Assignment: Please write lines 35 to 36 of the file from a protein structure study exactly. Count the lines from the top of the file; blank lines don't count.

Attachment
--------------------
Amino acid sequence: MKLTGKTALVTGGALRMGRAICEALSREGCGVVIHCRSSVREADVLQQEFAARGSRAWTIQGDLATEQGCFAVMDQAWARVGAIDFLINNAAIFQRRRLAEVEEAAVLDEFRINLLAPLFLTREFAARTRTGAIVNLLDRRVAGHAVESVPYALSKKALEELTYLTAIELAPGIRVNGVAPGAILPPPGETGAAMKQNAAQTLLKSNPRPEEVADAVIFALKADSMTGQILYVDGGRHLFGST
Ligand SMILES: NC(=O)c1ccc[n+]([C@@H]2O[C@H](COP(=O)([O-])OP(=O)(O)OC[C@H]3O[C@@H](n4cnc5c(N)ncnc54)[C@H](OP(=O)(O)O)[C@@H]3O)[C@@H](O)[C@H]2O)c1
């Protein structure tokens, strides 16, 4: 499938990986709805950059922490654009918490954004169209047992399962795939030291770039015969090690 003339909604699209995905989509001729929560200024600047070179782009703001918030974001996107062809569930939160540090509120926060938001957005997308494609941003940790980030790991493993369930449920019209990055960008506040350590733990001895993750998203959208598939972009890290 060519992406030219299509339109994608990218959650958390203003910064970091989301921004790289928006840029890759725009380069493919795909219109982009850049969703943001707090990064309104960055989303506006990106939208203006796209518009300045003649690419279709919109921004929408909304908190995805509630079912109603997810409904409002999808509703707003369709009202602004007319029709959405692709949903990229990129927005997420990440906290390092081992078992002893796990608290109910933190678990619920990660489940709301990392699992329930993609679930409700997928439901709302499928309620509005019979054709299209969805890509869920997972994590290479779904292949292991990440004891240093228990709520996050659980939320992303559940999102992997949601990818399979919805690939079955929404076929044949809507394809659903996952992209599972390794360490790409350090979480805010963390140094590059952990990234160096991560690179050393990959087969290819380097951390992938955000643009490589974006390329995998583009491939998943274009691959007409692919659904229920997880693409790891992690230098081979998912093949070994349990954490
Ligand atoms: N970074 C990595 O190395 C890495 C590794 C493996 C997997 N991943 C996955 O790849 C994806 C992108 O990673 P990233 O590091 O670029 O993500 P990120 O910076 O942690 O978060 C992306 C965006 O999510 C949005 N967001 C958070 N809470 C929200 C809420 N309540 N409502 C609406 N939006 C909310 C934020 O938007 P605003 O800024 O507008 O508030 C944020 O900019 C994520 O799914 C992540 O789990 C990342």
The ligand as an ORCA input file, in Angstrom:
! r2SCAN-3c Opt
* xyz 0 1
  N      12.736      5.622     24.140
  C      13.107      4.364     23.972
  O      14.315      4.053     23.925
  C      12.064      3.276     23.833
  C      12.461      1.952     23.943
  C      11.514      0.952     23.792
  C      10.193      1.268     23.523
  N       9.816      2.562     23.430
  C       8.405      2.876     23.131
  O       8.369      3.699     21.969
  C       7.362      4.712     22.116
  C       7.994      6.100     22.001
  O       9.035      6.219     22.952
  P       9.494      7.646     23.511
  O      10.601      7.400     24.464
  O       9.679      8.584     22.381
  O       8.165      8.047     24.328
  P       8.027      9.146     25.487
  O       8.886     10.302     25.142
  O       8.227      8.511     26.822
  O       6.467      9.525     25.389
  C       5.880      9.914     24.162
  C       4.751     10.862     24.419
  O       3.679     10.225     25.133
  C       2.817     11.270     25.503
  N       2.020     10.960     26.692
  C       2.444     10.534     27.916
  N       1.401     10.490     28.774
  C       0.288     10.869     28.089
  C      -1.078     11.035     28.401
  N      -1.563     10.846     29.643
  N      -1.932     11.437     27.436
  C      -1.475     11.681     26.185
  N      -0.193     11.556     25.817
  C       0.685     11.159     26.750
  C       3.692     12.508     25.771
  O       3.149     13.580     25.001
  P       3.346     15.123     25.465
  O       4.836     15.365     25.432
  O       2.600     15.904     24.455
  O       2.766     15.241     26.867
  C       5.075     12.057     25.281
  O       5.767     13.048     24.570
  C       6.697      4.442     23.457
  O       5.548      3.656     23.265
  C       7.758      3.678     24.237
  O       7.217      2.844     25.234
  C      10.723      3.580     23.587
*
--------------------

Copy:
  N       1.401     10.490     28.774
  C       0.288     10.869     28.089